Highlighted in Guatemala’s new tourism campaign are its Mayan archaelogical sites


With a soon-to-be new World Wonder, an aggressive marketing campaign and a variety of impressive and little-known hotels, Guatemala is taking strides to becoming a hot Latin America sell.

The Best Hotels

There are tons of nice boutique hotels here and some larger all-inclusives as well, but for now, we’ll get you started with four of the country’s elite resorts.

Casa Santo Domingo, a 129-room resort, opened in 1989 in La Antigua. Each room has a private bathroom, minibar and a flat-screen TV. Ask for a room with chimney since not all rooms have one. For more information, contact Reina Solis de Van der Henst at 011-502-7820-1220.

The luxury boutique Hotel Casa Palopo opened on the shores of Lake Atitlan in 2000. It is home to just seven luxury suites, including an exclusive villa. We recommend the two-bedroom contemporary villa for affluent couples traveling together.

Hotel La Lancha, Flores, Tikal,  consists of casitas and luxury rooms in a tropical, eco-friendly setting. We suggest any of the three Rainforest Casitas. Located in the forest with a partial view of Lago Petén Itzá, these accommodations have queen-sized beds. The furniture is locally sourced and the decor involves local arts and crafts. Outside, clients—especially couples, both young and old—can relax on a covered deck with hammocks and chairs. Agents can contact Oliver Lopez, reservations manager, at 011-502-7928-8331.

Newest Attractions and Campaign

One of Guatemala’s most underrated attractions are the country’s many water parks, which could draw families. There are many of these parks operated by IRTRA, but the two most recommended parks for Americans are the Xetulul and Xocomil parks in Retalhuleu.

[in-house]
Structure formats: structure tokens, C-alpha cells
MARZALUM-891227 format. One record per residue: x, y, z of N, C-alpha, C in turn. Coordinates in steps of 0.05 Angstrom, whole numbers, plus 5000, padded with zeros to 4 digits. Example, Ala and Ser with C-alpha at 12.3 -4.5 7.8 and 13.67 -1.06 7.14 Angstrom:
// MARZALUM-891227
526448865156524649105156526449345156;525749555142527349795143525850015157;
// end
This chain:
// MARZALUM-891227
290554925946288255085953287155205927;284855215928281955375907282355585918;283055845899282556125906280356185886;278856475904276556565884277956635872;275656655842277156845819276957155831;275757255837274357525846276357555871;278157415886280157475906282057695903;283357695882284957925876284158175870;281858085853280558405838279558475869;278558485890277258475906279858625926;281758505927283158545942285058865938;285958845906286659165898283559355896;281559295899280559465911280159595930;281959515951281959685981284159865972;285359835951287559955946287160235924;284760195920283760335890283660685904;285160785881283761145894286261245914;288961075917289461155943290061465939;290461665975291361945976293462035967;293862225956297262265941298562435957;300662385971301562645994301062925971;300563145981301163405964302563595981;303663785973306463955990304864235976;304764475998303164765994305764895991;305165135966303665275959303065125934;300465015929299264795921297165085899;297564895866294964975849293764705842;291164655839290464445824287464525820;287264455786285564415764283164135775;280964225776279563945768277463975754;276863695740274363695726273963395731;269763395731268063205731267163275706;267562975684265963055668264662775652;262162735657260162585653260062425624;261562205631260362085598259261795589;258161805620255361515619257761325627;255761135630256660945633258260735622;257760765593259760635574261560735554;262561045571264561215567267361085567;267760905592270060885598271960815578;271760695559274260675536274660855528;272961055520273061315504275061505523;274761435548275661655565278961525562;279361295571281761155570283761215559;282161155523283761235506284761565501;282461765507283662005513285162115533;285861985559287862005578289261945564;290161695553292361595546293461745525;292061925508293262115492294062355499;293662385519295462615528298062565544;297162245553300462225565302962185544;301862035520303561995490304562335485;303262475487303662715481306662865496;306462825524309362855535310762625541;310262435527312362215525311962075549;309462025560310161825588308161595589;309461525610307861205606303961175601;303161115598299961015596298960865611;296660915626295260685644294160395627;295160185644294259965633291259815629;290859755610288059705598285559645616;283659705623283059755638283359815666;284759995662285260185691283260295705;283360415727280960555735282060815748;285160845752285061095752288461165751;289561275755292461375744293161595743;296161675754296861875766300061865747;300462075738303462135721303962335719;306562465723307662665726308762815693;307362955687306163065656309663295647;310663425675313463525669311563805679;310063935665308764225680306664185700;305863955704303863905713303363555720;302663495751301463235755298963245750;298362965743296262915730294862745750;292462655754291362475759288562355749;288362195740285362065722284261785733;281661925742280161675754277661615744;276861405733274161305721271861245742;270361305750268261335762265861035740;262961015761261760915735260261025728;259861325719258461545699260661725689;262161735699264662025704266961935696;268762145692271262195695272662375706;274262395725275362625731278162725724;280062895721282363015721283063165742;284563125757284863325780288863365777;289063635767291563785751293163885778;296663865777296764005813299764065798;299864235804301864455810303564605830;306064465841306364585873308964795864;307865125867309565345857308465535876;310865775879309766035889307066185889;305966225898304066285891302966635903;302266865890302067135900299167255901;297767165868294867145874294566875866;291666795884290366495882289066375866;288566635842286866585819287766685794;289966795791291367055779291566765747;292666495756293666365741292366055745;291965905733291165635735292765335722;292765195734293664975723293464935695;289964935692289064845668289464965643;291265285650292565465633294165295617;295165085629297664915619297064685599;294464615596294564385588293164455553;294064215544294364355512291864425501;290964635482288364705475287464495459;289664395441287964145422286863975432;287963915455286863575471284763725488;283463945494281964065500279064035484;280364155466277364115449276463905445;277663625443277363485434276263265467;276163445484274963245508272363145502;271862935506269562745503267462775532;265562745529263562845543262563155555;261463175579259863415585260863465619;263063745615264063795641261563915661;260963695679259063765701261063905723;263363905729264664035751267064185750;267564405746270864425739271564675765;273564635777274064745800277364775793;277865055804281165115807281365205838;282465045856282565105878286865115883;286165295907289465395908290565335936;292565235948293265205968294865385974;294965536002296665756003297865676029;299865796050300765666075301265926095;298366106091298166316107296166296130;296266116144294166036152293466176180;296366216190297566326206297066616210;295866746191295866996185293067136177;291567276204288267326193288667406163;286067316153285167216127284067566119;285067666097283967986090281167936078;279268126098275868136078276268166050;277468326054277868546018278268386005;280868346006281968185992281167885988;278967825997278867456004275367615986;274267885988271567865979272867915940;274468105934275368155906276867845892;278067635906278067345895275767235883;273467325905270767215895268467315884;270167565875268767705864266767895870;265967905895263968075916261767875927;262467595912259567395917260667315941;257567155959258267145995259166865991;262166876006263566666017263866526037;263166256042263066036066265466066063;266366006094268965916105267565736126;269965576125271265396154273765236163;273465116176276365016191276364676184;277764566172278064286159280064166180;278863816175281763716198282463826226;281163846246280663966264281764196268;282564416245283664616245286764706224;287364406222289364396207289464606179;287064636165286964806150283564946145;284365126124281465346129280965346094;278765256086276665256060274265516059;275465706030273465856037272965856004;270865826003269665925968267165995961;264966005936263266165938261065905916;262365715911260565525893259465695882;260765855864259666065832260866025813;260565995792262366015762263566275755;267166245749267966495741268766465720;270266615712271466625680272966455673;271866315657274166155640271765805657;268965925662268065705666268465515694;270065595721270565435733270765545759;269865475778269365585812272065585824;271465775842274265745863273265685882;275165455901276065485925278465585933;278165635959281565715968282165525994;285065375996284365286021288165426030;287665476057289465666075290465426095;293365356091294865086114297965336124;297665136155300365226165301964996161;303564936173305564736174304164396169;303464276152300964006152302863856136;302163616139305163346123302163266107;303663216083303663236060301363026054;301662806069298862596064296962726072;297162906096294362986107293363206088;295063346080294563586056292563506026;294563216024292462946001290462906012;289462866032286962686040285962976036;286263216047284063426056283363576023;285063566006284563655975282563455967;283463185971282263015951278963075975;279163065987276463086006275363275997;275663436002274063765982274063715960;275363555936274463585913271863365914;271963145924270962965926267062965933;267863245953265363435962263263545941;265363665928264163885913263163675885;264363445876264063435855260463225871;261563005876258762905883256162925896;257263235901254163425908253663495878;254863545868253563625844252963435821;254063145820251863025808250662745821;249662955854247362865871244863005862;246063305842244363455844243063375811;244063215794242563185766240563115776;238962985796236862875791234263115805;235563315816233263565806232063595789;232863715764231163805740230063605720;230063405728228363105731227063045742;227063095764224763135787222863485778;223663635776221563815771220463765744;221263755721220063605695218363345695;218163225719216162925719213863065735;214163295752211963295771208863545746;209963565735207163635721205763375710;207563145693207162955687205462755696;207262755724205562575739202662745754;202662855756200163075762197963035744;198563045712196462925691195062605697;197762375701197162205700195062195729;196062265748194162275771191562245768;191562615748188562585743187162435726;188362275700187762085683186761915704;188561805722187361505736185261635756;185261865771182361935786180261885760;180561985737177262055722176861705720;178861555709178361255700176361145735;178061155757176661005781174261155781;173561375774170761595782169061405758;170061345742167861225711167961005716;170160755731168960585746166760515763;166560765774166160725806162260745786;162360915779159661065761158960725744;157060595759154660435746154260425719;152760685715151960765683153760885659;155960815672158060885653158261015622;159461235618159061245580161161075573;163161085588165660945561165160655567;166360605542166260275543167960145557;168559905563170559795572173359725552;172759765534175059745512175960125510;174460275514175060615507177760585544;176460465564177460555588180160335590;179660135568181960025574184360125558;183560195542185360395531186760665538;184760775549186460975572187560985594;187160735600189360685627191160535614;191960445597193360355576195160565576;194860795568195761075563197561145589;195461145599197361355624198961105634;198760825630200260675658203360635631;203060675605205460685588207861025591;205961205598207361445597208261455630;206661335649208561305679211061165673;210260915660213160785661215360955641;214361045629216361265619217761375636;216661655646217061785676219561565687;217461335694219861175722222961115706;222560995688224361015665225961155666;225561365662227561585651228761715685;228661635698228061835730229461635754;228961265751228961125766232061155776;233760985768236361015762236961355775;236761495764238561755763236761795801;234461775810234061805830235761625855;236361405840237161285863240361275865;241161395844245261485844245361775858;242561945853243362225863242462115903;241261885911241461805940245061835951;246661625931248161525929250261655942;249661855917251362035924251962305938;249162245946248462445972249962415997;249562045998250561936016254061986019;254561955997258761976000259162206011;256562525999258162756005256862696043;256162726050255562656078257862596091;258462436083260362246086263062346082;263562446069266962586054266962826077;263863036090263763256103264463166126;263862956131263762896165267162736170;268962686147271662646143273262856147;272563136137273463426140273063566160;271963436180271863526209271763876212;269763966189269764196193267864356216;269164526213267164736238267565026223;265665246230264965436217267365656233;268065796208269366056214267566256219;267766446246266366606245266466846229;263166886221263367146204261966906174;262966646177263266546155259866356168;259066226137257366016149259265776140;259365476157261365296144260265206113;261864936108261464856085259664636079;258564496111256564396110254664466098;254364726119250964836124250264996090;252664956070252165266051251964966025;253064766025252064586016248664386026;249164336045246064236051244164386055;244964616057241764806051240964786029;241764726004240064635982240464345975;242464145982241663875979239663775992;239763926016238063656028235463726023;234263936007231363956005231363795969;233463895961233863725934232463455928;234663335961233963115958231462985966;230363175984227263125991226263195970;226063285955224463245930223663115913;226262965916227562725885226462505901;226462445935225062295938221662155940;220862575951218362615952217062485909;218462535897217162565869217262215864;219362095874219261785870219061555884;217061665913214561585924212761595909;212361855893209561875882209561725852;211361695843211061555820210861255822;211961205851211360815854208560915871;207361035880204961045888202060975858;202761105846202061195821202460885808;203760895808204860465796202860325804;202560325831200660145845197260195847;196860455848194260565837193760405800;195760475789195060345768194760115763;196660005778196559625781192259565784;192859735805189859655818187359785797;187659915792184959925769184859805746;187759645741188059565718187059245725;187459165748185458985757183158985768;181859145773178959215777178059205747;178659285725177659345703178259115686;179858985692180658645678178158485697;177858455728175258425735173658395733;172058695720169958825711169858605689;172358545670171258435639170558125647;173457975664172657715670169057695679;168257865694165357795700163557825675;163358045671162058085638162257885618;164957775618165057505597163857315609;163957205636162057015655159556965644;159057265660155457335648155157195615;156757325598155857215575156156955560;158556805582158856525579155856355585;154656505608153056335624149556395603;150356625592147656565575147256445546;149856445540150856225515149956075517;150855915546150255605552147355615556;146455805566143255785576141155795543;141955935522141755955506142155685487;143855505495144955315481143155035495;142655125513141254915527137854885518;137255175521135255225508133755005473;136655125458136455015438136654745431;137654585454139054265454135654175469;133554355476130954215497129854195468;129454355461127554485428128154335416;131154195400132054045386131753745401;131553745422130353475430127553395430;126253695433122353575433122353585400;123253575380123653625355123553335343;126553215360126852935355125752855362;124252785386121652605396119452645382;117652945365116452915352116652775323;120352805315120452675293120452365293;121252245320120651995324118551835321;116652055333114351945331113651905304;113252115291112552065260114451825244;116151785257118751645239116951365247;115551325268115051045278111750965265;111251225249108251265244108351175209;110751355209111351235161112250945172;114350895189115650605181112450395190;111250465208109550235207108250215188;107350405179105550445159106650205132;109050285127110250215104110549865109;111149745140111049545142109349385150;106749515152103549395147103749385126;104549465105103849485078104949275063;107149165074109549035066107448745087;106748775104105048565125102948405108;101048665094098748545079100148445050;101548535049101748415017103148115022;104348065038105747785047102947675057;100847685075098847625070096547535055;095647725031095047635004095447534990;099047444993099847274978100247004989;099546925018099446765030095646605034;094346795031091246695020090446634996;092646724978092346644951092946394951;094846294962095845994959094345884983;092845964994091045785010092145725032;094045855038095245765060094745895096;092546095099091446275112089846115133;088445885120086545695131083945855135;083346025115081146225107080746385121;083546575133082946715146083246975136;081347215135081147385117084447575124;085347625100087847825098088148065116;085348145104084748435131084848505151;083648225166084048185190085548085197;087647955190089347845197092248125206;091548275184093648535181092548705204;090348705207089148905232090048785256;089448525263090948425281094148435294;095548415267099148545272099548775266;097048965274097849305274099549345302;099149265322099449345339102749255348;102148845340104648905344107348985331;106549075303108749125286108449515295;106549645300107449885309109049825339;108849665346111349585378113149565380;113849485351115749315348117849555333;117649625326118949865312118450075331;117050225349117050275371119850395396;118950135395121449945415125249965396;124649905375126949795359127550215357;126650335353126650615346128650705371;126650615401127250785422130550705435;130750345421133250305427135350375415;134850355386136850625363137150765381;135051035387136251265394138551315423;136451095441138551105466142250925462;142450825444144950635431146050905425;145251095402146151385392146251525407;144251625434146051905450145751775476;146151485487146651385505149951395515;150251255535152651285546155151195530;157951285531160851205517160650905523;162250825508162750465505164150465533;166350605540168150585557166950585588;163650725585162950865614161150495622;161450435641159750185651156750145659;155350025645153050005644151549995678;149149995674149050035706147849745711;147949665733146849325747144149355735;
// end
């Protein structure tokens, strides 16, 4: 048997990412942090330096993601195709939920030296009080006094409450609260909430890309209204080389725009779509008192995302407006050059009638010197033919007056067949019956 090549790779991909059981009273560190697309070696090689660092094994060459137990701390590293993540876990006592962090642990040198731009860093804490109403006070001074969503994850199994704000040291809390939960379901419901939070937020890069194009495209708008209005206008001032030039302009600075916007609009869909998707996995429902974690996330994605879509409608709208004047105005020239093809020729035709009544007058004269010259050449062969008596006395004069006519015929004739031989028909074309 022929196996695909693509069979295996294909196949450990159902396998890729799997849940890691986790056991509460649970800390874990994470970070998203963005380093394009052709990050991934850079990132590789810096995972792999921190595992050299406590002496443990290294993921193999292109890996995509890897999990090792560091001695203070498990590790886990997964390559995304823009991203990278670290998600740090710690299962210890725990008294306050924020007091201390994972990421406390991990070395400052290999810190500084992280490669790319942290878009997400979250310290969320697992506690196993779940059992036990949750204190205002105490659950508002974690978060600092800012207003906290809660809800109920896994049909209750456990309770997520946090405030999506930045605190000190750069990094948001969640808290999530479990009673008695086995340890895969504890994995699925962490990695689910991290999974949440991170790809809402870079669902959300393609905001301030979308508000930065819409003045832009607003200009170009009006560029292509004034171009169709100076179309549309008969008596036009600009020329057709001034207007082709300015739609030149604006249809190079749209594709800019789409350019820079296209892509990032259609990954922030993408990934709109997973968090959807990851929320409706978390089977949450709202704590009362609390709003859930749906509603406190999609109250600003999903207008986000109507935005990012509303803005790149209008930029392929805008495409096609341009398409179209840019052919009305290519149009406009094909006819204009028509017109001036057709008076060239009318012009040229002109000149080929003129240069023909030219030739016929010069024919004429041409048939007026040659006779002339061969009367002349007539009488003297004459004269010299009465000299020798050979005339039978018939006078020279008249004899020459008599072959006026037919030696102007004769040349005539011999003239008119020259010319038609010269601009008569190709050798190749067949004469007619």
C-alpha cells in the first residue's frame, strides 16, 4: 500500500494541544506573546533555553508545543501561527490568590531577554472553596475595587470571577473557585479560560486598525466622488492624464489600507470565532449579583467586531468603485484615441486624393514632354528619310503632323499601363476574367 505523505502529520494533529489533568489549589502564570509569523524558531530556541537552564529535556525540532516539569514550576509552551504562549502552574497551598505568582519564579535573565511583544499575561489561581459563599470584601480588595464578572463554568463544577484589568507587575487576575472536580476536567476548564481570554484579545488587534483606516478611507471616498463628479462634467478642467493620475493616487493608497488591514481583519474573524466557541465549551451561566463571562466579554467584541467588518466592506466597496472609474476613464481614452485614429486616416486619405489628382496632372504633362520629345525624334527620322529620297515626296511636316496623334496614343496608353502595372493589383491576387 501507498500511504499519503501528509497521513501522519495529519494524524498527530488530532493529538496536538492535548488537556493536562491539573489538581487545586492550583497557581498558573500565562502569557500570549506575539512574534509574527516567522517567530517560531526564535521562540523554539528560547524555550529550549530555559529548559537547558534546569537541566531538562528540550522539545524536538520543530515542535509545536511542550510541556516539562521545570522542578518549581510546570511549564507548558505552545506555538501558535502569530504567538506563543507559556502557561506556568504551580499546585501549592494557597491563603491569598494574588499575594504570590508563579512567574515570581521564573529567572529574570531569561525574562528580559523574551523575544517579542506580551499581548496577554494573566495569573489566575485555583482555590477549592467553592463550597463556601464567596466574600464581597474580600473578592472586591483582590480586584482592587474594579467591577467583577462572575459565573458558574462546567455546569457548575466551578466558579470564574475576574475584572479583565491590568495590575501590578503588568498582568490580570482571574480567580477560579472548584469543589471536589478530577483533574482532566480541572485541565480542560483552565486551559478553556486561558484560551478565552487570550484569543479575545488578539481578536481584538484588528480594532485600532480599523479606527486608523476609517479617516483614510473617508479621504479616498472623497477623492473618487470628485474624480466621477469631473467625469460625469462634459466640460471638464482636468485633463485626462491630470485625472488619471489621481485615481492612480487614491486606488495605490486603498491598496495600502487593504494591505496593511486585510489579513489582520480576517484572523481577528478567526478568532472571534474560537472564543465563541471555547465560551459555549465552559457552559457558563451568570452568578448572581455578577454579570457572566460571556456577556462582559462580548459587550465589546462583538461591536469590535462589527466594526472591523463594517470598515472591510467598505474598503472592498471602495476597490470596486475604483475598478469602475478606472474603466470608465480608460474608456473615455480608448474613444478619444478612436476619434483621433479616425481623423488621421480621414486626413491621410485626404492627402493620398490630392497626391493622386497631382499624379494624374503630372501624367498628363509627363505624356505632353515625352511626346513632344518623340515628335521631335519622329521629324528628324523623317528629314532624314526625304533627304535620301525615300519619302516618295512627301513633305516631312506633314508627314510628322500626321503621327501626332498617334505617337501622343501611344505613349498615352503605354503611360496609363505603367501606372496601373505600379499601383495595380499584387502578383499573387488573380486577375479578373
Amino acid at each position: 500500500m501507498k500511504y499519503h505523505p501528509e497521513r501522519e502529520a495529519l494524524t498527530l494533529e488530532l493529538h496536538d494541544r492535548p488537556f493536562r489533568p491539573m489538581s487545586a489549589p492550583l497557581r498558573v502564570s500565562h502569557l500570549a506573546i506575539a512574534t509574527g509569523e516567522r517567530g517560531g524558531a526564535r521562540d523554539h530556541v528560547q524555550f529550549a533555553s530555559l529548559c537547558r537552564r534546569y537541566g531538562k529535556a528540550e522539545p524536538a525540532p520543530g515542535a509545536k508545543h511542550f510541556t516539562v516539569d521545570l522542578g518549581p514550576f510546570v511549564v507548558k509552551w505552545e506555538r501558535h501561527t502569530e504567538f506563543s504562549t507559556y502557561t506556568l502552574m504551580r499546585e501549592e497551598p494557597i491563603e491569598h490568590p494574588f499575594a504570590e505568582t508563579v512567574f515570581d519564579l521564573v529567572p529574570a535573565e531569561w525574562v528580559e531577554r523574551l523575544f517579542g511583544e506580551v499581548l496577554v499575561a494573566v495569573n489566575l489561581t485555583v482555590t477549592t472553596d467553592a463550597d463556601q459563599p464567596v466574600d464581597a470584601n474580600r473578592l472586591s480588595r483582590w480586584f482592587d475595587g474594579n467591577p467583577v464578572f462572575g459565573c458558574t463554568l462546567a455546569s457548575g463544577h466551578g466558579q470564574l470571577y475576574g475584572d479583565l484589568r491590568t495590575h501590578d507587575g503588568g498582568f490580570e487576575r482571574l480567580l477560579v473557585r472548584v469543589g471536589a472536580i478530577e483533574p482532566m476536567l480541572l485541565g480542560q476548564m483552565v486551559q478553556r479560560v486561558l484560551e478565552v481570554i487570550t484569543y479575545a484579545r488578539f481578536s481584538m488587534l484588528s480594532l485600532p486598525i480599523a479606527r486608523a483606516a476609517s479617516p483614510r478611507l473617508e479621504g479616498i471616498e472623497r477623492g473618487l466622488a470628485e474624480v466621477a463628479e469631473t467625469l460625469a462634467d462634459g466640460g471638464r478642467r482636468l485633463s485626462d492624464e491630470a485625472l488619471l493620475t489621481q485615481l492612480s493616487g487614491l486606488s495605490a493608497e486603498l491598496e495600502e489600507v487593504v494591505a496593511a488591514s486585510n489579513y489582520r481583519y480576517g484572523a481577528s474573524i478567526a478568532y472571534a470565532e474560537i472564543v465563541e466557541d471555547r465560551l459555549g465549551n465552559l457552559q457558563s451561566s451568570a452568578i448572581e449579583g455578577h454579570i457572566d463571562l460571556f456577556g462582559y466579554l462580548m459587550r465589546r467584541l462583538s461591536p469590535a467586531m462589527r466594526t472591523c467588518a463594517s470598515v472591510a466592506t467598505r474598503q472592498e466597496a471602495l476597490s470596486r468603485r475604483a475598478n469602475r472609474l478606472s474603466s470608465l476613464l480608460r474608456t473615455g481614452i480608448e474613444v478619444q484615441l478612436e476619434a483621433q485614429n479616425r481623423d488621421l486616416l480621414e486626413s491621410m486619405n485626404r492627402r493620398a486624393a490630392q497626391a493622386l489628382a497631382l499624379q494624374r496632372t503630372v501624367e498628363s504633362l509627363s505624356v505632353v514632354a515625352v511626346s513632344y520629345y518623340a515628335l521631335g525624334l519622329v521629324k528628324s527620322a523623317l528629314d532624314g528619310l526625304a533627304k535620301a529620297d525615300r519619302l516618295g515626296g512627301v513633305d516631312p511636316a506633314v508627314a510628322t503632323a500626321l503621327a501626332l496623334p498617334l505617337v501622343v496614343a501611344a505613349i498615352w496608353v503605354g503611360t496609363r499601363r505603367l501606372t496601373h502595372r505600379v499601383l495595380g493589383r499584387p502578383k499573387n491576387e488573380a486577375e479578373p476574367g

The discovery of the Mayan archaeological site El Mirador is the latest to hit the tourism headlines here. Although this site is still being developed for tourists, many have already been flocking to the nation to get an early glimpse. Guatemala has also implemented new Mayan routes.

The tourism industry in San Juan la Laguna, a small town by Lake Atitlan, has grown remarkably courtesy of the collaborative efforts of its citizens. This has been key to the country’s changing tourism tides.

Also, a new marketing campaign is selling Guatemala as a destination that is multiethnic, multilingual and multifaceted.

The tourist board is looking to sell seven different regions which include the modern and colonial; the Highlands with living Maya culture; the Peten region with Mayan archaeological sites; Lake Izabal and the Caribbean; the natural paradise comprising Verapaces, the Pacific and the east. The board is promoting Spanish schools, Mayan cosmo-vision, golf and fishing, congresses and incentive trips, community tourism, ecotourism, bird-watching and medical and religious tourism.



One of the 383 rooms at Barceló Guatemala City, one of the brand’s three Central American properties


Barceló in Latin America

The hotel group has aggressively expanded outside of the Caribbean and Mexico. Barceló Hotels & Resorts recently became the Spanish company with the largest presence in Central America when it opened its Guatemala and Nicaragua resorts, in addition to the existing Costa Rica resort.

Barceló Guatemala City has 383 rooms and Barceló Managua, Nicaragua, has 293 rooms. The Barceló Guatemala City hotel is set in the heart of the city, the main business district, and surrounded by restaurants, shops and places of entertainment. Agents should contact Ximena Contreras (011-502-2378-4000/502-2320-4031, [email protected]) in the reservations department.

Barceló Managua is in one of the most exclusive areas of the Nicaraguan capital, Villa Fontana. Agents should call Gustavo Urbina (011-505-2280-9810, [email protected]) in the reservations department.




Barceló Guatemala City’s ornate yet welcoming lobby